Cystic Ovary Disease in Horses

Cystic Ovary Disease in Horses - Symptoms, Causes, Diagnosis, Treatment, Recovery, Management, Cost
2 Veterinary Answers

Prepare for unexpected vet bills

Cystic Ovary Disease in Horses - Symptoms, Causes, Diagnosis, Treatment, Recovery, Management, Cost

Prepare for unexpected vet bills

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What is Cystic Ovary Disease?

The hormonal changes can cause the mare to become violent. Therefore, even if your horse is not being used for brood, it is important to address ovarian tumors or cysts to ensure your horse’s behavior does not become altered.

In many cases, the ovarian tumors are cancerous and do require aggressive treatments such as chemotherapy, radiation therapy, and even an ovariectomy. If found early enough, the treatments for cystic ovary disease can be extremely successful.

Reproductive issues within horses are fairly common.  Mares have the highest occurrence of ovarian cysts than any other domestic animal. Ovarian tumors, in general, cause the mare to have fluctuations within her hormone levels. This will occur during the mare’s heat cycle. During a normal heat cycle, your mare’s follicles within the ovaries will be 4 to 6 centimeters in diameter. When cystic ovary disease is present, the follicles can grow to double and in some instances triple their normal size.

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Cystic Ovary Disease Average Cost

From 242 quotes ranging from $8,000 - $20,000

Average Cost

$10,000

Symptoms of Cystic Ovary Disease in Horses

It can be difficult to diagnose cystic ovary disease because there may be no outward signs that something is wrong with the mare. If there are any noticeable changes to your horse’s behavior that cannot be attributed to any outward source, a physical examination needs to be done by your veterinarian to find the cause of this change. Possible symptoms to watch for include:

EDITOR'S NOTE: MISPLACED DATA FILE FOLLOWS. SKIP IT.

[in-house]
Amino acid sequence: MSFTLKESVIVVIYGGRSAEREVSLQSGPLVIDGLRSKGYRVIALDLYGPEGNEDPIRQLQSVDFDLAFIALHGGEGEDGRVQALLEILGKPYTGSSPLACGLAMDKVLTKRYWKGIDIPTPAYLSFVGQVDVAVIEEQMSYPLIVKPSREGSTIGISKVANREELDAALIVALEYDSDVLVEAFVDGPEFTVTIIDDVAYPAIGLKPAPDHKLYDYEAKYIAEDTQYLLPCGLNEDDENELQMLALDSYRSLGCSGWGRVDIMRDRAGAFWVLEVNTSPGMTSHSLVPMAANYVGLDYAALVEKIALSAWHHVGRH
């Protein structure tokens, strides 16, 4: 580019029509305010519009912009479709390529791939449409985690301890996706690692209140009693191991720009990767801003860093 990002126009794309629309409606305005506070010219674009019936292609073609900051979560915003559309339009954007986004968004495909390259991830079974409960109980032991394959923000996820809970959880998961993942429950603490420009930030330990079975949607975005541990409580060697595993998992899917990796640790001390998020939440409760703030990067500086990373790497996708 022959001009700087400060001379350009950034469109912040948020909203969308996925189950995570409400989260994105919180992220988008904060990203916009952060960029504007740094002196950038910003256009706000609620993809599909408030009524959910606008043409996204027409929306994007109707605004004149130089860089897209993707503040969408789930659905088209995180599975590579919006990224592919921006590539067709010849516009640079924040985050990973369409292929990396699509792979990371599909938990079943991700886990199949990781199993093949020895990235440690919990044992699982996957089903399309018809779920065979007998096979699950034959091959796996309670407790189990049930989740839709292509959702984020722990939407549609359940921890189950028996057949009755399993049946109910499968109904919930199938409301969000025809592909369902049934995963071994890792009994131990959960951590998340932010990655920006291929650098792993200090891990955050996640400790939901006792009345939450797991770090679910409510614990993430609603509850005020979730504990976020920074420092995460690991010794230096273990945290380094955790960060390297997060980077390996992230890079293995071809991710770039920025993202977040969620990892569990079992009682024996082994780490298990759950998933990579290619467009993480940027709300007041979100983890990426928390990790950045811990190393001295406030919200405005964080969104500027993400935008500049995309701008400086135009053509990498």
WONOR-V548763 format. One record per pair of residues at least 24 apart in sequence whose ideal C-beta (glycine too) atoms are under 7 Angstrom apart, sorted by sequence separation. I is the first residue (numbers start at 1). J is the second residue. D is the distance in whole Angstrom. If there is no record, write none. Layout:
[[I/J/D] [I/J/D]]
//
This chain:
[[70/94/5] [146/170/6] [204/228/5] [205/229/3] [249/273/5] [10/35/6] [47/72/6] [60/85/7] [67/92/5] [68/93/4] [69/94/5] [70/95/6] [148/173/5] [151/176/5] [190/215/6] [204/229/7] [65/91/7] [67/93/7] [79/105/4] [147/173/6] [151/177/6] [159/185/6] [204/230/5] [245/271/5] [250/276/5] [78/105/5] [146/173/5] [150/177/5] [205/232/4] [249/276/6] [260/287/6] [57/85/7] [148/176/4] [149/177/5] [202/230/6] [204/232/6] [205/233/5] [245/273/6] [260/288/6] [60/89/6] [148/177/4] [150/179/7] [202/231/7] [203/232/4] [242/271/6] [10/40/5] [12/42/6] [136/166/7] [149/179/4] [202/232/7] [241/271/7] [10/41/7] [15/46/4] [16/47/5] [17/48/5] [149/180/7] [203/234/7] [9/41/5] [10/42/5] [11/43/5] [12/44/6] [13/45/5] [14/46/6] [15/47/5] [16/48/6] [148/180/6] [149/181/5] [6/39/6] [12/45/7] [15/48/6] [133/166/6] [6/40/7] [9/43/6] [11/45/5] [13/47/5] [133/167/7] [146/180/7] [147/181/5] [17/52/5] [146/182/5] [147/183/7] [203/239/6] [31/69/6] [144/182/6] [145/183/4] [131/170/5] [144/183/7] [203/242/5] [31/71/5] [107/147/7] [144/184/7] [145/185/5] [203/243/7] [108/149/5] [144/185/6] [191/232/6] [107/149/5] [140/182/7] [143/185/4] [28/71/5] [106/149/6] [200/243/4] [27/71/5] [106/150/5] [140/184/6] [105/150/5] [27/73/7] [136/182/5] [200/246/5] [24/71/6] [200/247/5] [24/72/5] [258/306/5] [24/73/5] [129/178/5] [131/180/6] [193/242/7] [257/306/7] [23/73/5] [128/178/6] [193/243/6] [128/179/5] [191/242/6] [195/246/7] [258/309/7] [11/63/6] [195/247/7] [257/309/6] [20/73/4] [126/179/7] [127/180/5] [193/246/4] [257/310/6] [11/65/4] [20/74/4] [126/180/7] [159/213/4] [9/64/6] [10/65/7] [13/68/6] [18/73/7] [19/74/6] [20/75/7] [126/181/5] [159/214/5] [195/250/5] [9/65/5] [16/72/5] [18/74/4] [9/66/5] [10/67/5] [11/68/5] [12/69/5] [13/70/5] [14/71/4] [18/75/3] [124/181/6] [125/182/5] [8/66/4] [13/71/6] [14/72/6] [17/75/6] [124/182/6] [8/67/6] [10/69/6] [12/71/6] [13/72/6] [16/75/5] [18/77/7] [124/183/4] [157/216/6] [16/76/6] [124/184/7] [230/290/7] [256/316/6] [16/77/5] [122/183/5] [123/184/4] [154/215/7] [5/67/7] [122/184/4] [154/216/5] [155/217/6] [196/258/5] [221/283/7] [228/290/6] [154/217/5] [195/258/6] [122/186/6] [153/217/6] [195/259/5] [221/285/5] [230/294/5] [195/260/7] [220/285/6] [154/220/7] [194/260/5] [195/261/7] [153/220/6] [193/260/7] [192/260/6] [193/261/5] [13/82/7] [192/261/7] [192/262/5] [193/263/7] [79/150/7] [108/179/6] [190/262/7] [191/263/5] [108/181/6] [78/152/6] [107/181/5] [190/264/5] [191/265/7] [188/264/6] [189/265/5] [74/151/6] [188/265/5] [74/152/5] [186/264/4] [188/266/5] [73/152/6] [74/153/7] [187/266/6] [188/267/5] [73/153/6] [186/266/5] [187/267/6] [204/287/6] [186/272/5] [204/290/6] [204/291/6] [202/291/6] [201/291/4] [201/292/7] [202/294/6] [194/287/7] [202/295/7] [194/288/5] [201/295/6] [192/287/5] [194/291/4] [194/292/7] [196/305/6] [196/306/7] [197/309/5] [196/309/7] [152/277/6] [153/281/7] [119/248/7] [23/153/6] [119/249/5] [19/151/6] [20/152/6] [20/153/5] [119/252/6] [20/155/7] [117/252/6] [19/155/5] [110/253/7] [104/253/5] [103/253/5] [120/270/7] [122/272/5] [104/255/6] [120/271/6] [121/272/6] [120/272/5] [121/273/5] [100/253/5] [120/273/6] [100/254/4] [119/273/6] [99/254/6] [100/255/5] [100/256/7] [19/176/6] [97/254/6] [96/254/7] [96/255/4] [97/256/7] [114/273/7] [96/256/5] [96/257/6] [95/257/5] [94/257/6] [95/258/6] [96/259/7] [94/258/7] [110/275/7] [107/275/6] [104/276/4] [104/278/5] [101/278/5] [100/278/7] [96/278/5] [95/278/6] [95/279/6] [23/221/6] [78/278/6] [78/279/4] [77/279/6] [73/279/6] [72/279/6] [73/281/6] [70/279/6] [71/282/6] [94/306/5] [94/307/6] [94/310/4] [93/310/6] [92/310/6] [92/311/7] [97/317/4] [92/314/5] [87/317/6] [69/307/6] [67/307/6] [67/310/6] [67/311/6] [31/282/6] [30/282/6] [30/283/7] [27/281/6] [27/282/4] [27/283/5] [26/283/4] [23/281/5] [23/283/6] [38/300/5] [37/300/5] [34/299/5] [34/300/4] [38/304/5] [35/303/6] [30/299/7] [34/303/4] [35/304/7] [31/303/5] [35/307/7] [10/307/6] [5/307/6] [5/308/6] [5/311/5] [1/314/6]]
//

• Behavior changes, especially corresponding with fertility cycles
  • Refusing to accept a rider
  • Refusing to accept a stud
  • Erratic heat cycles
  • Infertility
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Causes of Cystic Ovary Disease in Horses

There is no known cause of cystic ovary disease in mares. Researchers believe that an abnormality that the mare is born with contributes to the development of ovarian tumors. Cancer is formed within the ovary when cells begin to rapidly replicate, forming a mass or tumor. There is no definitive answer to why so many mares are diagnosed with ovarian tumors or ovarian cancer.

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Diagnosis of Cystic Ovary Disease in Horses

First, your veterinarian will conduct a thorough physical examination to ensure that there are no external issues causing your mare to be having problems.  

Rectal Examination

After the physical examination, your veterinarian will perform a rectal examination. This will allow your veterinarian to feel along the uterus and the ovaries. An enlarged ovary is indicative of a tumor in that ovary and will be easy to find through the rectal examination.

Transrectal Ultrasound Examination

An image of the enlarged ovary will help your veterinarian determine what type of tumor has developed and the size of the tumor.

Additional Testing

Your veterinarian will run additional tests that will evaluate the blood hormone levels of your mare. This will help in determining the best treatment plan for your mare.

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Treatment of Cystic Ovary Disease in Horses

Treatments for mares diagnosed with cystic ovary disease will vary depending on the size and the stage of the tumor found. Removal of the ovary will most likely be required. In some cases, both ovaries will be removed. 

Surgery

Your veterinarian will discuss the surgical process that they will be using to remove the affected ovary. A traditional surgical approach may involve general anesthesia and a laparotomy. A laparotomy is when a large incision is made through the abdominal wall to gain access to the reproductive organs.

Some veterinary teaching hospitals have begun using laparoscopic techniques to minimize the size of the incision during an ovariectomy. This new technique is starting to gain popularity as new veterinarians are beginning to use it as general practice when performing an ovariectomy. 

Antibiotics and Other Medications

Antibiotics and anti-inflammatory medications may be prescribed for pain management and to keep the risk of post-operation infection low. Be sure to always follow the dosage instructions for all medications given to your horse.